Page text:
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Inequitable Conduct: The Plague Reaches the Corner Office

by Orlando Lopez

The US is one of the few countries, if not the only, where the applicant/inventor and other persons involved in the filing or prosecution of a patent application, have a duty to disclose to the Patent Office any known material that could be important to the patent examiner’s determination for granting the patent application, referred to as material prior art (37 CFR 1.56). In a patent infringement case, if the judge or the jury can be convinced that the applicant/inventor and persons involved in the filing or prosecution of the patent application withheld material prior art, and did so with the intent of deceiving the Patent Office, the patent is declared unenforceable due to inequitable conduct. While the charge of inequitable conduct used to be rare, inequitable conduct is raised as a defense in about 40% of the patent infringement cases. This increase in use of the charge of inequitable conduct has been labeled by some as a “plague.” Typically, it was the actions of the inventor, his/her supervisor, and the patent attorney/agent that were examined to determine whether material prior art had been withheld. However, the definition of persons involved in the filing or prosecution of the patent application, was expanded in Avid Identification Systems v. The Crystal Import Corporation to include the President of the company.

In the subject case, Dr. Stoddard, Avid Identification Systems’ President, had demonstrated a precursor product at a trade show that did not contain all the elements of the claimed invention, but was related. The public demonstration was deemed to be material and intentionally withheld, and Dr. Stoddard was deemed to be a person involved in the prosecution of the patent application. Consequently, the patent was declared to be unenforceable.  As in most small companies, Dr. Stoddard was “involved in all aspects of the company’s operation, from marketing and sales to research and development.” He had been copied on two communications, one involving a European patent application and another asking him to check with the European patent attorney before making public disclosures. This was enough to declare him “a person involved.” For small companies, the plague has reached the corner office where the president resides. This expansion is important since it implies that a) the president of the company has to be queried as to what is disclosed, and/or b) inventors/managers have to be very selective as to what communications the president of the company is exposed to.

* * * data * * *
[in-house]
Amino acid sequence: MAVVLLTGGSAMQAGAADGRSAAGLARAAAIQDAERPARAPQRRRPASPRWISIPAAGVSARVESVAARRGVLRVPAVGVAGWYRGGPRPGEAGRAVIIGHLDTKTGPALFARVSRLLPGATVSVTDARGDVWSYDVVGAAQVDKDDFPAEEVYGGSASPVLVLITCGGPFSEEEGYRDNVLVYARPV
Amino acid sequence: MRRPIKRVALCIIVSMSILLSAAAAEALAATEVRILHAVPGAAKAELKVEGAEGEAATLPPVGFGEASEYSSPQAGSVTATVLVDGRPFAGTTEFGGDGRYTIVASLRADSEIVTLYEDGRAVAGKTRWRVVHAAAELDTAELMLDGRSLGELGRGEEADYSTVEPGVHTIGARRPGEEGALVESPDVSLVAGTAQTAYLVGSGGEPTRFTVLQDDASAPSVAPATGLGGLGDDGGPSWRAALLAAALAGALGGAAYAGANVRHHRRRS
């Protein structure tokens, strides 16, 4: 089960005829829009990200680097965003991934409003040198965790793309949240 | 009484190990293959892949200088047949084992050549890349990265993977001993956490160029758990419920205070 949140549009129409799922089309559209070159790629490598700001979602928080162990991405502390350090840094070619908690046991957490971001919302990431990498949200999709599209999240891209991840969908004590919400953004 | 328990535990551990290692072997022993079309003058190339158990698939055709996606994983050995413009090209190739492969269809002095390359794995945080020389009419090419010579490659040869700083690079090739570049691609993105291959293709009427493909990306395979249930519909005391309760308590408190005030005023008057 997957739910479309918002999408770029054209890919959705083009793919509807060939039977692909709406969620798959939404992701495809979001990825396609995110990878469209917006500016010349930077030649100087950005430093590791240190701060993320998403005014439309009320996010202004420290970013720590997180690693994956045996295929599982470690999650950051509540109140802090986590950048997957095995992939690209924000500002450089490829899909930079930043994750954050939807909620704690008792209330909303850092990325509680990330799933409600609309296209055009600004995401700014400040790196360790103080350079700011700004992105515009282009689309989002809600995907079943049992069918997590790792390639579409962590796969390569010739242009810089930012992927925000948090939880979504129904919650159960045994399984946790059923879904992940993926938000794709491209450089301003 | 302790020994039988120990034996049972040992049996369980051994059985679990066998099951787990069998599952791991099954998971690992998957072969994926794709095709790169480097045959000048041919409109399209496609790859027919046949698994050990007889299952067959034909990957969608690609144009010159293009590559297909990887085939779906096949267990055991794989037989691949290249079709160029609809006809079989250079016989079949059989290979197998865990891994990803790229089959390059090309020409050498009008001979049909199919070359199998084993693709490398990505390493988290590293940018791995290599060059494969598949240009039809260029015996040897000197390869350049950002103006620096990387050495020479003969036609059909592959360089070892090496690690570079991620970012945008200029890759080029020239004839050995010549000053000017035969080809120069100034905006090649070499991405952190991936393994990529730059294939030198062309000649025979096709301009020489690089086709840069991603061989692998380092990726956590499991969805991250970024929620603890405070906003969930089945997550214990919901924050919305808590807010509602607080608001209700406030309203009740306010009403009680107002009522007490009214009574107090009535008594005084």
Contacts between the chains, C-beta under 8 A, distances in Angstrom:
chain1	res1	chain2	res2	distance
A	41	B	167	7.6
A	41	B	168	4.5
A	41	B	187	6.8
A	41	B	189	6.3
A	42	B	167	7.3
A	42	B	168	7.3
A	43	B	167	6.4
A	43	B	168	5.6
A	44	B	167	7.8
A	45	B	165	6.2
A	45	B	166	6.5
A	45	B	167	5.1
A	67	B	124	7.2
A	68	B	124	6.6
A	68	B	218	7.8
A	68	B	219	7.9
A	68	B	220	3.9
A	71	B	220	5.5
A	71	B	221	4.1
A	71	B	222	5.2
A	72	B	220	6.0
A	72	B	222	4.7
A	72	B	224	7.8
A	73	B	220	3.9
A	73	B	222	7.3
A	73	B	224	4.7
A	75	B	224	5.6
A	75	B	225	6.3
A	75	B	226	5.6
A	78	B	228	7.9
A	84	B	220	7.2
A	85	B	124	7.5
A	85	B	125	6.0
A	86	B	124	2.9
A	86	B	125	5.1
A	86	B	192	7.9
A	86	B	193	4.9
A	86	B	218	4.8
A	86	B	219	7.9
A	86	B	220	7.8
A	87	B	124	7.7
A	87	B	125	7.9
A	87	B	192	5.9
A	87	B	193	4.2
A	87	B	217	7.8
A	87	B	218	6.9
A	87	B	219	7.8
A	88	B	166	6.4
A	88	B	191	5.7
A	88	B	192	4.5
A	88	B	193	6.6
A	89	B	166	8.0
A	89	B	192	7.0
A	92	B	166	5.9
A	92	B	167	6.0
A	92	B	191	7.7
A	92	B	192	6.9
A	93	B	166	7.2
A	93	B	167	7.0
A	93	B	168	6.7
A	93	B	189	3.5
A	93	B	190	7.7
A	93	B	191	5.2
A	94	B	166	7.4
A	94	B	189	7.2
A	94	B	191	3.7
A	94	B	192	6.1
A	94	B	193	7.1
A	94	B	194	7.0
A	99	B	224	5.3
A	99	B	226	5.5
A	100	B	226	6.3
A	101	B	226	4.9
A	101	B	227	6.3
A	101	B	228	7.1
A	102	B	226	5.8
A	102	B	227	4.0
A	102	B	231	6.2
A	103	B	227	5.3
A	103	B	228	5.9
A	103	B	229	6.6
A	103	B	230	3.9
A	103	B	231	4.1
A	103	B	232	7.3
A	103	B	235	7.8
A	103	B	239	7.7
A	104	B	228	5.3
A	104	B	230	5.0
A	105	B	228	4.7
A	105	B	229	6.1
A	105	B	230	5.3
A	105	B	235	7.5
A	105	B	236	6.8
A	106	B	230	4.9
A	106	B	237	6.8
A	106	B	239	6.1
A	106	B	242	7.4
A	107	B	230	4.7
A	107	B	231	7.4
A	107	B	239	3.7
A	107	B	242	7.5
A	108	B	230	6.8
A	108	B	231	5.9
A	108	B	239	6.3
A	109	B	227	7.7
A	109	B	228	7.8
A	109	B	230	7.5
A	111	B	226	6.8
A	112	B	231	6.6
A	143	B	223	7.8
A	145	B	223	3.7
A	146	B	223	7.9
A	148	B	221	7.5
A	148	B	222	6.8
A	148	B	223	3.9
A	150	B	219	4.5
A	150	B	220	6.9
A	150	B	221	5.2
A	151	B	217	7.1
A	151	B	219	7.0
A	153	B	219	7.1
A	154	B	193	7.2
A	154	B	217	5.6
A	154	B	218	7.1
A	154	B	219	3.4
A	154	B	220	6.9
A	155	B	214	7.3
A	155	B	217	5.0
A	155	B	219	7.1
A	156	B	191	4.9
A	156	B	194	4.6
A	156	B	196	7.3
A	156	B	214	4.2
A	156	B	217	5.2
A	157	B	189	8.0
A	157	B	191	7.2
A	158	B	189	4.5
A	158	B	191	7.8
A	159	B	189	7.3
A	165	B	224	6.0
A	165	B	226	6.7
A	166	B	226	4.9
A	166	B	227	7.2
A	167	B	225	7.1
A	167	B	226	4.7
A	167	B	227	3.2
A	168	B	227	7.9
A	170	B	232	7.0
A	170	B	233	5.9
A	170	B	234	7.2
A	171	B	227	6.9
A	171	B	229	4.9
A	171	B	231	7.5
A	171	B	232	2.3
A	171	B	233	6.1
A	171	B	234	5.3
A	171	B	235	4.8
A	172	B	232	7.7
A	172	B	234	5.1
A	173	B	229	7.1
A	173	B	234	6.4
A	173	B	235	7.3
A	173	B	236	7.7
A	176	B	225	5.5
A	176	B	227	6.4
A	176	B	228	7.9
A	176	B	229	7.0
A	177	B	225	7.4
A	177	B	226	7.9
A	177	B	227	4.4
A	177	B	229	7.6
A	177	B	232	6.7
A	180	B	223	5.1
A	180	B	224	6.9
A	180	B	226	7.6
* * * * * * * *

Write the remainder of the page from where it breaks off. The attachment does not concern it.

The connection between the importance of the withheld material prior art and intent, is being examined in the en banc rehearing of Therasense; however, that decision will not affect the expansion of the definition of “persons involved.”

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